Cash Flow

Another Gemstar CFO Settles Charges

Craig M. Waggy, former CFO of Gemstar subsidiary TV Guide.
Stephen TaubJuly 7, 2006

Another finance executive of Gemstar-TV Guide International Inc. has settled charges with federal regulators.

Craig M. Waggy, former chief financial officer of TV Guide, the largest subsidiary of Gemstar, agreed to a cease-and-desist order and a fine of $25,000 for violating the reporting and record-keeping provisions of the federal securities laws, according to the Securities and Exchange Commission.

According to the SEC, Waggy recognized revenue and recorded certain expenses in violation of GAAP from the quarter ended June 30, 2000, through the quarter ended March 31, 2002.

Drive Business Strategy and Growth

Drive Business Strategy and Growth

Learn how NetSuite Financial Management allows you to quickly and easily model what-if scenarios and generate reports.

“Waggy reasonably should have known, based on information he had received or could have reasonably determined, that the expense or revenue was improperly recorded at TV Guide and that revenue would be improperly recognized, recorded, and reported by Gemstar,” the SEC complaint stated.

TV Guide became a Gemstar subsidiary in July 2000 after a merger between Gemstar, which licensed an interactive program guide for televisions, and TV Guide, which publishes TV Guide. Waggy resigned in May 2002.

As reported on CFO.com in 2003, the SEC filed securities-fraud charges against former Gemstar chief financial officer Elsie Leung and former chairman and chief executive officer Henry Yuen for their roles in a scheme to inflate Gemstar’s licensing and advertising revenues. In February Leung agreed to settle with the SEC and pay more than $1.3 million. Charges are still pending against Yuen.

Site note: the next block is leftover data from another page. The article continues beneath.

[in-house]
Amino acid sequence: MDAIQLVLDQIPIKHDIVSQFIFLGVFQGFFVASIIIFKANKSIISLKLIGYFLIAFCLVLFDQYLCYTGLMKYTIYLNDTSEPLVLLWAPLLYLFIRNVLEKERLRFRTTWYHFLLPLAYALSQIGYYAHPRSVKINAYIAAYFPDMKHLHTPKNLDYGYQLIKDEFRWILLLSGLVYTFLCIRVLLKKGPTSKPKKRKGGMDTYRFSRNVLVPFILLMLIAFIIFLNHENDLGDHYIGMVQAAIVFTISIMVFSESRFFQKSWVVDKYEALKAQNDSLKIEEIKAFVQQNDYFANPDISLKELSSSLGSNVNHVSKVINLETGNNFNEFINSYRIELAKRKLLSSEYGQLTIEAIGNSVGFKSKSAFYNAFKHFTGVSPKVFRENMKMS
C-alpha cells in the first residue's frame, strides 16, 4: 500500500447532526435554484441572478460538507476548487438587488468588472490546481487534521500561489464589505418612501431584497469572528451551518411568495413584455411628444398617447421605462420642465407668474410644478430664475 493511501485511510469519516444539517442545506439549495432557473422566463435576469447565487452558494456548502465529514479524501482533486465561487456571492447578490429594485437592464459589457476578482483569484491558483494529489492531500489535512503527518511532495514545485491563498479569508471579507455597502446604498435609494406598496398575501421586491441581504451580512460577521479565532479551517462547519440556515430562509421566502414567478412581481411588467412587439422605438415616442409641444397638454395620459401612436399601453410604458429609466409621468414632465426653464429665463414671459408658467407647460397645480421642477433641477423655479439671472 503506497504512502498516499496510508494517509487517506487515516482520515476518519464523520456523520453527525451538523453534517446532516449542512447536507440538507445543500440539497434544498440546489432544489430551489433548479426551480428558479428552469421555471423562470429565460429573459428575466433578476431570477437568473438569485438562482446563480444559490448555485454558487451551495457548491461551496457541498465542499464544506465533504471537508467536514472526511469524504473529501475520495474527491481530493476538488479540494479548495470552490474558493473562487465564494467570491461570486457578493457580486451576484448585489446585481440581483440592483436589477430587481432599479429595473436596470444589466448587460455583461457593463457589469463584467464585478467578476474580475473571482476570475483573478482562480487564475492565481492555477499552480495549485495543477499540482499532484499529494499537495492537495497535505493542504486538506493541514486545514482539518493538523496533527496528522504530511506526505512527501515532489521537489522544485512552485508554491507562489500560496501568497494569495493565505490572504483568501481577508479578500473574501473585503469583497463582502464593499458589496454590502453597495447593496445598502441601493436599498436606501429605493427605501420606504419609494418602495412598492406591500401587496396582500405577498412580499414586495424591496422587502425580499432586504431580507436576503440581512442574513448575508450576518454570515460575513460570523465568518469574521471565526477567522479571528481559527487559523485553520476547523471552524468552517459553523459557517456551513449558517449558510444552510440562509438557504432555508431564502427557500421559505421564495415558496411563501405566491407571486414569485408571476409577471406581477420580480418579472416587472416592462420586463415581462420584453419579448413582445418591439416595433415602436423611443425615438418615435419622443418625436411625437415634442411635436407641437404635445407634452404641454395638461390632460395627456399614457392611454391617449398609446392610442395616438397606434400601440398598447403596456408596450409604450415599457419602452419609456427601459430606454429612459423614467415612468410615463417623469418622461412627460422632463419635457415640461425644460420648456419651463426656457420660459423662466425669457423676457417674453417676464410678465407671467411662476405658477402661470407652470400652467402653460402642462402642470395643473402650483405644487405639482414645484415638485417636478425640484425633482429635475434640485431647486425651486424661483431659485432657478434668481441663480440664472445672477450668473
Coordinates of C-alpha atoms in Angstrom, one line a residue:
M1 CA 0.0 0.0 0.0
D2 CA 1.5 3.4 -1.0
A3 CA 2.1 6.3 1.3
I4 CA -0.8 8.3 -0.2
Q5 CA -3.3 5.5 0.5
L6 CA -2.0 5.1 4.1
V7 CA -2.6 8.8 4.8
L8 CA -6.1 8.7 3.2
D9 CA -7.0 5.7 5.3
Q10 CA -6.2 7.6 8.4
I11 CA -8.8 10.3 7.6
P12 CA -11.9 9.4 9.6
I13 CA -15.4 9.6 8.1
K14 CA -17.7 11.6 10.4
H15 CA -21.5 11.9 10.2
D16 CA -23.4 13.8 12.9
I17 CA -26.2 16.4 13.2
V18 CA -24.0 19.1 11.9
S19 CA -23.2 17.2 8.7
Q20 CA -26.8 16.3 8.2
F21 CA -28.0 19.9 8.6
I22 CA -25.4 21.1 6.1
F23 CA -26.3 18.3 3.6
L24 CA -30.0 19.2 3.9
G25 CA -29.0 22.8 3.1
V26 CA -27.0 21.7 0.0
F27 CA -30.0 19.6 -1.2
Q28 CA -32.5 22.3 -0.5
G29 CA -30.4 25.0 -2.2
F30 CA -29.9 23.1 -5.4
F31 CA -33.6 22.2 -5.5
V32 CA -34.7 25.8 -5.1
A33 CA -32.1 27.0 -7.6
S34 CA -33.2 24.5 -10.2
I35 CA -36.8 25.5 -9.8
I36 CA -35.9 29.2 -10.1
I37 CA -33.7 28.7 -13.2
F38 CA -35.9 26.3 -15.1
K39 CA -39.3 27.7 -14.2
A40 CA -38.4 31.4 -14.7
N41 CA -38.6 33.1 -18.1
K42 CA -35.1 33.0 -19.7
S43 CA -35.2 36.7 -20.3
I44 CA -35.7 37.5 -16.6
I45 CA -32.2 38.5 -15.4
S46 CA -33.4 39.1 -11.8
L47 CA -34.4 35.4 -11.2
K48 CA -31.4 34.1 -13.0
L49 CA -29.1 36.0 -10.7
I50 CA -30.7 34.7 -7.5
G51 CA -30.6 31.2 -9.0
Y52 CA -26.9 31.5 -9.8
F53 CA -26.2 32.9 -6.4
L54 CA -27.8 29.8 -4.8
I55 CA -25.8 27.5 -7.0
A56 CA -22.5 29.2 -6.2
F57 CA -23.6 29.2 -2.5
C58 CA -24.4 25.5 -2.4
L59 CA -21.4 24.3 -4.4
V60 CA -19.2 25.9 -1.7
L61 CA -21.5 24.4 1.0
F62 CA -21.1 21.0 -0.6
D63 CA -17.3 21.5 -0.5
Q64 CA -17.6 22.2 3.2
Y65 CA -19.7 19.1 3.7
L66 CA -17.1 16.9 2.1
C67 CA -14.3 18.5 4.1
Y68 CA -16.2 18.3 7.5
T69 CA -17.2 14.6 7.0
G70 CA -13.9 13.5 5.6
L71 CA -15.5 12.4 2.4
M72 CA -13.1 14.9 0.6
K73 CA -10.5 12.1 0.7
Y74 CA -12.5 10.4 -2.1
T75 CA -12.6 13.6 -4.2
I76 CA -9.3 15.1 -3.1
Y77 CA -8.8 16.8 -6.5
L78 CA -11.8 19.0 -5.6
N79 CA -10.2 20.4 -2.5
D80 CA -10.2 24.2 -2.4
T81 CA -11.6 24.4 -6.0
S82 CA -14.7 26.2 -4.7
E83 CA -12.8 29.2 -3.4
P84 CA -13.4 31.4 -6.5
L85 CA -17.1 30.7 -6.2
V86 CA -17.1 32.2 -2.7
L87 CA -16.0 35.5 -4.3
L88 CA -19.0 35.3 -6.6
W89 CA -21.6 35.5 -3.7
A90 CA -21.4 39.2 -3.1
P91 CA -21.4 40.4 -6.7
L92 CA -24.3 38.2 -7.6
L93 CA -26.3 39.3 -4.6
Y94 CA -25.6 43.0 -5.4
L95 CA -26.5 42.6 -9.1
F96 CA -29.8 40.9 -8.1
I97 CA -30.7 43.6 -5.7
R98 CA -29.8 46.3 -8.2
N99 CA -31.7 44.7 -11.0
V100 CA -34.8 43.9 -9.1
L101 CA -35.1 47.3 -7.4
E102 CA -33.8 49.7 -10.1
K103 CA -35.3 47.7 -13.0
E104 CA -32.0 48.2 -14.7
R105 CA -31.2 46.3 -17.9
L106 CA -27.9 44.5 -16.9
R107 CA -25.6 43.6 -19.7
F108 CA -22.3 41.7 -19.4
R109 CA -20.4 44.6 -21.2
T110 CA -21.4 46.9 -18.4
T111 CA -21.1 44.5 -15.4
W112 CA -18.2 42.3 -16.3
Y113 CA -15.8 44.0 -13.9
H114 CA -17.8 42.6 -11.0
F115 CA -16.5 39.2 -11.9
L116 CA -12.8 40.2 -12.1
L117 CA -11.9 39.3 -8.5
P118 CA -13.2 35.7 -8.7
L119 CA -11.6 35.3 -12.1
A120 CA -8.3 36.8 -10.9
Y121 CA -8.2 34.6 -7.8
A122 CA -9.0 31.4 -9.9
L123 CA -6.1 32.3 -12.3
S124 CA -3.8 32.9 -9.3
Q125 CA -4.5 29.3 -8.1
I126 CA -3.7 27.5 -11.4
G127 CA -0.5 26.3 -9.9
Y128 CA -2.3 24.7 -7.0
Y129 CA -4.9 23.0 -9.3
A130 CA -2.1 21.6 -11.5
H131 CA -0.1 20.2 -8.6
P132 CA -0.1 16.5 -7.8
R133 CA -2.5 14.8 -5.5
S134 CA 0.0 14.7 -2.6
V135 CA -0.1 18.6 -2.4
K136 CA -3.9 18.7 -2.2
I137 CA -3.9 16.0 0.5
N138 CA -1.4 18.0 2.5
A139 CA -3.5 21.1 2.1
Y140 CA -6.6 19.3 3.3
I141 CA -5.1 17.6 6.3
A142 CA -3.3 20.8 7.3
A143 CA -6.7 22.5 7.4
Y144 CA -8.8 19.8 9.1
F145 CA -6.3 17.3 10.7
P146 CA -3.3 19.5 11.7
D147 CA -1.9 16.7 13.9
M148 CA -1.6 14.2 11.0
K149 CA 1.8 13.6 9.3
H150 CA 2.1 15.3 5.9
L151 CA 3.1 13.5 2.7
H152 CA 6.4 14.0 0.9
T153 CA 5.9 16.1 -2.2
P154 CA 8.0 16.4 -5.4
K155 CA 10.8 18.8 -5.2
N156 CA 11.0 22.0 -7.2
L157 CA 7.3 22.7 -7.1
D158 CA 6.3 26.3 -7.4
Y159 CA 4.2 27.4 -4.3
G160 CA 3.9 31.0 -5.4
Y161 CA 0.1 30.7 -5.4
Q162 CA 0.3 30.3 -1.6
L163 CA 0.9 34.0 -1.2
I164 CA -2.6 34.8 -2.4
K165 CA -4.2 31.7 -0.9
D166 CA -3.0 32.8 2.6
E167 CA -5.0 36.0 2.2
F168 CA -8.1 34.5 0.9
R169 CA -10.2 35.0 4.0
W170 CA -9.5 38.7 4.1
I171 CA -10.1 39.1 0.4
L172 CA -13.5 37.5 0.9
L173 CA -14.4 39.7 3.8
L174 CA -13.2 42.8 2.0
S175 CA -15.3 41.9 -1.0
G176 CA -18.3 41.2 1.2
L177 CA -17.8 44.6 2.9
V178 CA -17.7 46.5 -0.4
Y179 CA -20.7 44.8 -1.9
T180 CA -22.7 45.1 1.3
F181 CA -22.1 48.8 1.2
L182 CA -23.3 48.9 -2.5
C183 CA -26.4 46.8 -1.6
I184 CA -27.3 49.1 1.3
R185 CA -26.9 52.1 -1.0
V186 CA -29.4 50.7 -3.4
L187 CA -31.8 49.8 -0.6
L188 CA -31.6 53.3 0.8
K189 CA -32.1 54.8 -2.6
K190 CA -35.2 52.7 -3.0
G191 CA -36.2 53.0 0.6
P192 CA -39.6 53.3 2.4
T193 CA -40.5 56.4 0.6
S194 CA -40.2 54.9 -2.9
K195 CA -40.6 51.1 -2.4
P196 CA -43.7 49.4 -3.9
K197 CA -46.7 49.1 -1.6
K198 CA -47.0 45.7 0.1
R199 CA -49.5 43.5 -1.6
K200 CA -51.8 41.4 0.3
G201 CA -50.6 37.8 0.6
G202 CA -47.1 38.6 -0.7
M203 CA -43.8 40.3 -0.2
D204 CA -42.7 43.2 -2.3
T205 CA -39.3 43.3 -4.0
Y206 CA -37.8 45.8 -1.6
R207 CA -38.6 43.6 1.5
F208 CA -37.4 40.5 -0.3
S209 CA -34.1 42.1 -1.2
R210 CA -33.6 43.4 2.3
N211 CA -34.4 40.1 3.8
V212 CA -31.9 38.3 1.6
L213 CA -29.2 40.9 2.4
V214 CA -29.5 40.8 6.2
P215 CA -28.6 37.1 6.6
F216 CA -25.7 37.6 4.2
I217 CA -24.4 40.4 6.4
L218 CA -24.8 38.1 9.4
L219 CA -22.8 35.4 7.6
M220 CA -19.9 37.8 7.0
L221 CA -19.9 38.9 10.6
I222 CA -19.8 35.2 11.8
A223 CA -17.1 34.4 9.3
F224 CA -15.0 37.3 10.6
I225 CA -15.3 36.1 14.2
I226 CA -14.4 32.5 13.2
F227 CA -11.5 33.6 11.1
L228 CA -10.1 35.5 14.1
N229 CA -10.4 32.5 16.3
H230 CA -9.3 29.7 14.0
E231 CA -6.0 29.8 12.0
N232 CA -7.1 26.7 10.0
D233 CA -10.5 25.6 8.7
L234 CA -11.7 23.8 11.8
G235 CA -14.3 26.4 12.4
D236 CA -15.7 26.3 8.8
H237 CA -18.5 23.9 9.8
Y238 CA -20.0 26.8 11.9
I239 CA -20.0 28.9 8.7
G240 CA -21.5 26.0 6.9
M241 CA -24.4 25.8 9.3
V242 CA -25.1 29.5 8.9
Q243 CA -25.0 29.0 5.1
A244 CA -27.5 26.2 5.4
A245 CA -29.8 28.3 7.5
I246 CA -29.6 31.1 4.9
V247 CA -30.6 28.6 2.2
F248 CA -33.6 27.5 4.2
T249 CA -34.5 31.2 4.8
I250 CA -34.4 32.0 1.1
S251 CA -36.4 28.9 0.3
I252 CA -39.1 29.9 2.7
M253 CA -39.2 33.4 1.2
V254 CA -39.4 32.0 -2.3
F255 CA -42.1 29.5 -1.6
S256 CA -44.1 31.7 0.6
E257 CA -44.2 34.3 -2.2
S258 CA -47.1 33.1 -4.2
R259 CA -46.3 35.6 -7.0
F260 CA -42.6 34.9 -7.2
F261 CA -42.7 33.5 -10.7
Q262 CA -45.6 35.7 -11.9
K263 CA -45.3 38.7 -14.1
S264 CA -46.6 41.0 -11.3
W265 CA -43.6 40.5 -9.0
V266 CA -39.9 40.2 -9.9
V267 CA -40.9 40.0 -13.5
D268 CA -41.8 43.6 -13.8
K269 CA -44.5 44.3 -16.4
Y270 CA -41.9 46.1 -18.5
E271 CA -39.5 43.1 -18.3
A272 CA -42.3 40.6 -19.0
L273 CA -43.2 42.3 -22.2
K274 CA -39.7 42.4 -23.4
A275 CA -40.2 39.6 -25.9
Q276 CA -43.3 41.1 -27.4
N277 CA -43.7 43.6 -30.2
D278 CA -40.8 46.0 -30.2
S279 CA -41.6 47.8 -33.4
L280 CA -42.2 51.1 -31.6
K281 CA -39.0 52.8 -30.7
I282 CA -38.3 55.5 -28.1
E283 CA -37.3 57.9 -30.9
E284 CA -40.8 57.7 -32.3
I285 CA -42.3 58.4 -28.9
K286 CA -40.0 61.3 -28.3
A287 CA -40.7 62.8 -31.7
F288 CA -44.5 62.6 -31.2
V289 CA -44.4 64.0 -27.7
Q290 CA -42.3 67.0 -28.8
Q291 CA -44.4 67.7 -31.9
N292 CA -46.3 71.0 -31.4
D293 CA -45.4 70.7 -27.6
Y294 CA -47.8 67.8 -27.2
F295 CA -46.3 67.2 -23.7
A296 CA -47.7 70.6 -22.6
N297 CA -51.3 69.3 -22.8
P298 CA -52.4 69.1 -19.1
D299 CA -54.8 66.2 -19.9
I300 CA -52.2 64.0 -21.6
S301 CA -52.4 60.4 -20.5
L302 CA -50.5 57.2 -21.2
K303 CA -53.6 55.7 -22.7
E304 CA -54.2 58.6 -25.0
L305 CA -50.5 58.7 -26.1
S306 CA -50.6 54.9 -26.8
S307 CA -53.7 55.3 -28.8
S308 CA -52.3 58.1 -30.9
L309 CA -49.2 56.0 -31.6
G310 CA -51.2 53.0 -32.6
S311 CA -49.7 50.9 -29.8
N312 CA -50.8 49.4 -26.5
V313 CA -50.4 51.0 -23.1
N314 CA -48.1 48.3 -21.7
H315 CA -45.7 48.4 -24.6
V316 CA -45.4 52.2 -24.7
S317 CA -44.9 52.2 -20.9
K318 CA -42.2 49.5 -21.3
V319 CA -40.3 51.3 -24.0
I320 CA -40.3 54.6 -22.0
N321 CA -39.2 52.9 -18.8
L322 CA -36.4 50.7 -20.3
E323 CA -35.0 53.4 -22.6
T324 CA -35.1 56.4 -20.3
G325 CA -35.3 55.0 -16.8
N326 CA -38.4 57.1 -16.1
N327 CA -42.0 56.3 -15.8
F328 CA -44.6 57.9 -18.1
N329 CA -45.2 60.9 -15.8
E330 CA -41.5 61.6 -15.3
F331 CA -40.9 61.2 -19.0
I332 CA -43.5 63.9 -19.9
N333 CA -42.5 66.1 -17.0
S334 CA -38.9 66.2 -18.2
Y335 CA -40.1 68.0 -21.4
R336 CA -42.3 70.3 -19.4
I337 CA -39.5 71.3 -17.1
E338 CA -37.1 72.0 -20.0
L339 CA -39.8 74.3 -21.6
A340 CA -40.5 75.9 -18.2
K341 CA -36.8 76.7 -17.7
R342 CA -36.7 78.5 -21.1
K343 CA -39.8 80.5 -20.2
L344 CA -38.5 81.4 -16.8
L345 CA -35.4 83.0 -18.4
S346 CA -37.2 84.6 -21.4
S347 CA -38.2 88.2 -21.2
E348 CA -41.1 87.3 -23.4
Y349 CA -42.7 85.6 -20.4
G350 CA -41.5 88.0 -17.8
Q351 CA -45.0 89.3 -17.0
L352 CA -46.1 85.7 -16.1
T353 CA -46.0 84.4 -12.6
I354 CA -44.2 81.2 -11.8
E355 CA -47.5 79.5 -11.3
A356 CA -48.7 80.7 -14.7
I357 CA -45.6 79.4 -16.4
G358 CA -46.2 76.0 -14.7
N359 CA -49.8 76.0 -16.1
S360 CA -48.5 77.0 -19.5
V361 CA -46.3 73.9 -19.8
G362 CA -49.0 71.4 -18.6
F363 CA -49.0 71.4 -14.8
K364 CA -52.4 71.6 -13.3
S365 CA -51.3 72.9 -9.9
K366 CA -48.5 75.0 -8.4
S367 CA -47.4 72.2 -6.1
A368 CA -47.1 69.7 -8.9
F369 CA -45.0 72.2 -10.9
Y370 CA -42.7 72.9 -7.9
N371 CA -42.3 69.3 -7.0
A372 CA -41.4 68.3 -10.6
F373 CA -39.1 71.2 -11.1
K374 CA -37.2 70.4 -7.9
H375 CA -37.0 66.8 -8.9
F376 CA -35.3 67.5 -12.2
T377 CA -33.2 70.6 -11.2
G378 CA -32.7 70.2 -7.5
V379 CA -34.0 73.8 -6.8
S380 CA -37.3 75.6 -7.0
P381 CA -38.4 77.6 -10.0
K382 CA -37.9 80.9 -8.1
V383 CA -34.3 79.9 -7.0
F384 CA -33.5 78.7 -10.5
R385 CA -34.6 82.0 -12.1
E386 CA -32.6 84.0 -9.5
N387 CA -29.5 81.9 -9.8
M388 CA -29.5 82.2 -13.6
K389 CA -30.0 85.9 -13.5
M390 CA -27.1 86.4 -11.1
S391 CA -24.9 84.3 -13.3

Late last year, Yuen agreed to plead guilty to separate criminal charges of obstructing a federal investigation, admitting he destroyed documents sought by the SEC, which was investigating accounting irregularities at Gemstar. Under the plea deal, Yuen would reportedly have served six months in home detention and two years on probation, paid a $250,000 fine, and donated $1 million to charities helping low-income victims of fraud. The judge in that case refused to approve the deal, because he considered it too lenient.

In May a federal judge ordered Yuen to pay $22 million to settle civil charges stemming from his role in the company’s accounting scandal. The sum includes penalties, interest, and a return of ill-gotten gains, reported Reuters.